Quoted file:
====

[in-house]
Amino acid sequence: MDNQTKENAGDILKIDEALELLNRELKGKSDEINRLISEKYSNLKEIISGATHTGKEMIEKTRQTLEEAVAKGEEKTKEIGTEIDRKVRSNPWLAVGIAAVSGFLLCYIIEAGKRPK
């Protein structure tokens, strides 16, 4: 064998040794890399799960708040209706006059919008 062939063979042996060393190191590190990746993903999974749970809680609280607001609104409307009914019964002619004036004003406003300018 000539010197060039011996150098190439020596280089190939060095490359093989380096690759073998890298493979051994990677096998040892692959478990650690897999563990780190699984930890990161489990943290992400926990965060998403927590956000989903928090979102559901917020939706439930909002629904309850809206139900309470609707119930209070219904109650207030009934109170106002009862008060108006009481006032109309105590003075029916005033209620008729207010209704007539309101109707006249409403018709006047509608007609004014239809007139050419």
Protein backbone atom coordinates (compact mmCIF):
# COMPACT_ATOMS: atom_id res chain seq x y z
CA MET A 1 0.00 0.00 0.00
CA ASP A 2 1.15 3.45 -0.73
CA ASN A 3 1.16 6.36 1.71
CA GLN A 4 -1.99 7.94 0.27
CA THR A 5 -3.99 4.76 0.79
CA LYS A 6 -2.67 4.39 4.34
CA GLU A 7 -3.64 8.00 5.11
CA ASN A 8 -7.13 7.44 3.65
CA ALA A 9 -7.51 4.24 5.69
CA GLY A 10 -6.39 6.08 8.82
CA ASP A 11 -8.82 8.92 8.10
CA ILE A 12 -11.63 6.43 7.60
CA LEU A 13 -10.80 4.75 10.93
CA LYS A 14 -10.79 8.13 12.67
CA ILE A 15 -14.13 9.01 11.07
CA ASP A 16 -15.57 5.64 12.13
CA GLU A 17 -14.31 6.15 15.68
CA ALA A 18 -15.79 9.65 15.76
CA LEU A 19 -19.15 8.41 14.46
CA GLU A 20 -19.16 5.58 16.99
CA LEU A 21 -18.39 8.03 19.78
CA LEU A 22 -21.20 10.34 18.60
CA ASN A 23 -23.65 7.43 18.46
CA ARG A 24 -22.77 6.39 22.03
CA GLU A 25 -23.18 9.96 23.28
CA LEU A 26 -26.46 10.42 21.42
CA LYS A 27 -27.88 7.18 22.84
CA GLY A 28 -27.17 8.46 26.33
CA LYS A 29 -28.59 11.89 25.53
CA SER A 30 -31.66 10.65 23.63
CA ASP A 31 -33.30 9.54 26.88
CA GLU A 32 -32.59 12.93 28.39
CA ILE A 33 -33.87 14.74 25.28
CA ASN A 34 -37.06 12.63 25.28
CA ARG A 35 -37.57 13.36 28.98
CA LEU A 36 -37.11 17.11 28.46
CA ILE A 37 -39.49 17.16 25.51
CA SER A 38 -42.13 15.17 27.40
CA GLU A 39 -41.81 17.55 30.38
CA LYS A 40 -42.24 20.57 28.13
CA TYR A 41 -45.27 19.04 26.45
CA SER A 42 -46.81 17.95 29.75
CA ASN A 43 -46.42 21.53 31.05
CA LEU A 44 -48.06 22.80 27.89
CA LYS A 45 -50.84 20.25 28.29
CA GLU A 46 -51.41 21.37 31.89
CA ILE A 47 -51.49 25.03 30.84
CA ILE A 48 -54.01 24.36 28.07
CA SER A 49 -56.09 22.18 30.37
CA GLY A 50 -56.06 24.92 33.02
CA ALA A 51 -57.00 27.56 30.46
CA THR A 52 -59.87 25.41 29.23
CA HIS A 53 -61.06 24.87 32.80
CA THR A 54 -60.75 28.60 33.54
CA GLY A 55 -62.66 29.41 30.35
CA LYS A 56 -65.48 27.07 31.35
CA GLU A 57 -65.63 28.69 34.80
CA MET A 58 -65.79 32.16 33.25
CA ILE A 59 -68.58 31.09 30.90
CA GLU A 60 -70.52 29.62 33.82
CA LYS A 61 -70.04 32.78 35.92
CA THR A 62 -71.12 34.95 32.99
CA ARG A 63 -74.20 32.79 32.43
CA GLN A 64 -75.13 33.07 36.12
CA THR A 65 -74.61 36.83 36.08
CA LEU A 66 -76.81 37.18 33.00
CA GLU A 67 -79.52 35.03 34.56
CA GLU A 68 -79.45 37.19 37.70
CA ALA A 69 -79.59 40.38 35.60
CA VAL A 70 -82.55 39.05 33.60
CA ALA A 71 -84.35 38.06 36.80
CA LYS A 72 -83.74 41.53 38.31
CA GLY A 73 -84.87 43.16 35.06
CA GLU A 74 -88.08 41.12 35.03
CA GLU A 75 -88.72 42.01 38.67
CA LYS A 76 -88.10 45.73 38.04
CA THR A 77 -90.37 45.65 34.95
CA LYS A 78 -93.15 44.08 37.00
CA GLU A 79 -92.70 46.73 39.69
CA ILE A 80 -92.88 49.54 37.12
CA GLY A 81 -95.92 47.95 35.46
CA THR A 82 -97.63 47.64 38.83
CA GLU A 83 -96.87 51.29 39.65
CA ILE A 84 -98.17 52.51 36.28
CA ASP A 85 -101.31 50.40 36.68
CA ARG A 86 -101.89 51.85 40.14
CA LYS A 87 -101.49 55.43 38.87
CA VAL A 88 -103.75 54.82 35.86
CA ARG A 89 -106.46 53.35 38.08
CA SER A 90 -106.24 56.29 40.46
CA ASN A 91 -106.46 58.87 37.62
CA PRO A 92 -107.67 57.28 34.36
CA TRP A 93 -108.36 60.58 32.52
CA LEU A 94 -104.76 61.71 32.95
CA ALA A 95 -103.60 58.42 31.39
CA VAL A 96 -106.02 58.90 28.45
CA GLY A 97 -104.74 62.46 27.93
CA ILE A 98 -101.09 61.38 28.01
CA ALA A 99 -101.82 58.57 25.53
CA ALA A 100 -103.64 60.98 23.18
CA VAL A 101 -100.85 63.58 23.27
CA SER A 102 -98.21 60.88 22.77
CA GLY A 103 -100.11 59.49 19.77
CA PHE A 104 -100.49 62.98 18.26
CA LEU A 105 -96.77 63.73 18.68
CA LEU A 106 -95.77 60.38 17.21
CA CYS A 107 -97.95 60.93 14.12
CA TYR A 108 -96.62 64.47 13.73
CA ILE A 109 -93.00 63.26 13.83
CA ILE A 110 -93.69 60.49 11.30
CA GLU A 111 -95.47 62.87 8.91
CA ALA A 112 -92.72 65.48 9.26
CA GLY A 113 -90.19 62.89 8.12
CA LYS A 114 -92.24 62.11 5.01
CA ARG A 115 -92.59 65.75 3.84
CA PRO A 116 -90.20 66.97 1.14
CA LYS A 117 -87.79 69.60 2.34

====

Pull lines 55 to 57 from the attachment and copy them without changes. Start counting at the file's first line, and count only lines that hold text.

CA GLY A 50 -56.06 24.92 33.02
CA ALA A 51 -57.00 27.56 30.46
CA THR A 52 -59.87 25.41 29.23